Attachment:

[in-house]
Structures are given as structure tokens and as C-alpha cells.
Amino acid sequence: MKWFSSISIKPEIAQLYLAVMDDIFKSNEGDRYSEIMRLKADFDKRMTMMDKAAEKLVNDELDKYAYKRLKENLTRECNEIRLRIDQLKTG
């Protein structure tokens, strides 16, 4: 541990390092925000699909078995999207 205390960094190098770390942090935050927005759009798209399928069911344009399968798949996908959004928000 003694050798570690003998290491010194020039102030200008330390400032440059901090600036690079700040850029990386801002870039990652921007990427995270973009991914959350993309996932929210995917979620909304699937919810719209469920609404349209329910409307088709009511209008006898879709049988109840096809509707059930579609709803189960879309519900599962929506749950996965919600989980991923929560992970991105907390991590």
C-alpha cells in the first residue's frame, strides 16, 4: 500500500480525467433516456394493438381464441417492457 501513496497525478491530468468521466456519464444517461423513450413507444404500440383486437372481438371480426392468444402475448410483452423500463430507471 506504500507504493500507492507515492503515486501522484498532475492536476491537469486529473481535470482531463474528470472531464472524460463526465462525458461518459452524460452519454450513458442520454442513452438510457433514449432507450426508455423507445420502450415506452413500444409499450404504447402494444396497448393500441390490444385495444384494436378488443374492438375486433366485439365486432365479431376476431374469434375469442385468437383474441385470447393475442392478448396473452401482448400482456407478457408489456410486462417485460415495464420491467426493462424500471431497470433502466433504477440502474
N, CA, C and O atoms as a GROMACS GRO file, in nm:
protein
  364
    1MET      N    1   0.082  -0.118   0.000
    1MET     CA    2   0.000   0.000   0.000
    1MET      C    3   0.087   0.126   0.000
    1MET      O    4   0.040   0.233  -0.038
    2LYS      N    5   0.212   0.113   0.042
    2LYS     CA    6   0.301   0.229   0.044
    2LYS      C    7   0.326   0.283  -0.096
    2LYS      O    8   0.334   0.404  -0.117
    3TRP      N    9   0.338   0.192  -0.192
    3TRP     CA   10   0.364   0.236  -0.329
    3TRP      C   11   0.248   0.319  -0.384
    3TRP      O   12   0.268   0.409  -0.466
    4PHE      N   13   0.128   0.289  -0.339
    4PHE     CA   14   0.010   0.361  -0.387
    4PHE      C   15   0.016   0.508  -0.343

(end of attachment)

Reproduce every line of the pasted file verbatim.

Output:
[in-house]
Structures are given as structure tokens and as C-alpha cells.
Amino acid sequence: MKWFSSISIKPEIAQLYLAVMDDIFKSNEGDRYSEIMRLKADFDKRMTMMDKAAEKLVNDELDKYAYKRLKENLTRECNEIRLRIDQLKTG
């Protein structure tokens, strides 16, 4: 541990390092925000699909078995999207 205390960094190098770390942090935050927005759009798209399928069911344009399968798949996908959004928000 003694050798570690003998290491010194020039102030200008330390400032440059901090600036690079700040850029990386801002870039990652921007990427995270973009991914959350993309996932929210995917979620909304699937919810719209469920609404349209329910409307088709009511209008006898879709049988109840096809509707059930579609709803189960879309519900599962929506749950996965919600989980991923929560992970991105907390991590």
C-alpha cells in the first residue's frame, strides 16, 4: 500500500480525467433516456394493438381464441417492457 501513496497525478491530468468521466456519464444517461423513450413507444404500440383486437372481438371480426392468444402475448410483452423500463430507471 506504500507504493500507492507515492503515486501522484498532475492536476491537469486529473481535470482531463474528470472531464472524460463526465462525458461518459452524460452519454450513458442520454442513452438510457433514449432507450426508455423507445420502450415506452413500444409499450404504447402494444396497448393500441390490444385495444384494436378488443374492438375486433366485439365486432365479431376476431374469434375469442385468437383474441385470447393475442392478448396473452401482448400482456407478457408489456410486462417485460415495464420491467426493462424500471431497470433502466433504477440502474
N, CA, C and O atoms as a GROMACS GRO file, in nm:
protein
  364
    1MET      N    1   0.082  -0.118   0.000
    1MET     CA    2   0.000   0.000   0.000
    1MET      C    3   0.087   0.126   0.000
    1MET      O    4   0.040   0.233  -0.038
    2LYS      N    5   0.212   0.113   0.042
    2LYS     CA    6   0.301   0.229   0.044
    2LYS      C    7   0.326   0.283  -0.096
    2LYS      O    8   0.334   0.404  -0.117
    3TRP      N    9   0.338   0.192  -0.192
    3TRP     CA   10   0.364   0.236  -0.329
    3TRP      C   11   0.248   0.319  -0.384
    3TRP      O   12   0.268   0.409  -0.466
    4PHE      N   13   0.128   0.289  -0.339
    4PHE     CA   14   0.010   0.361  -0.387
    4PHE      C   15   0.016   0.508  -0.343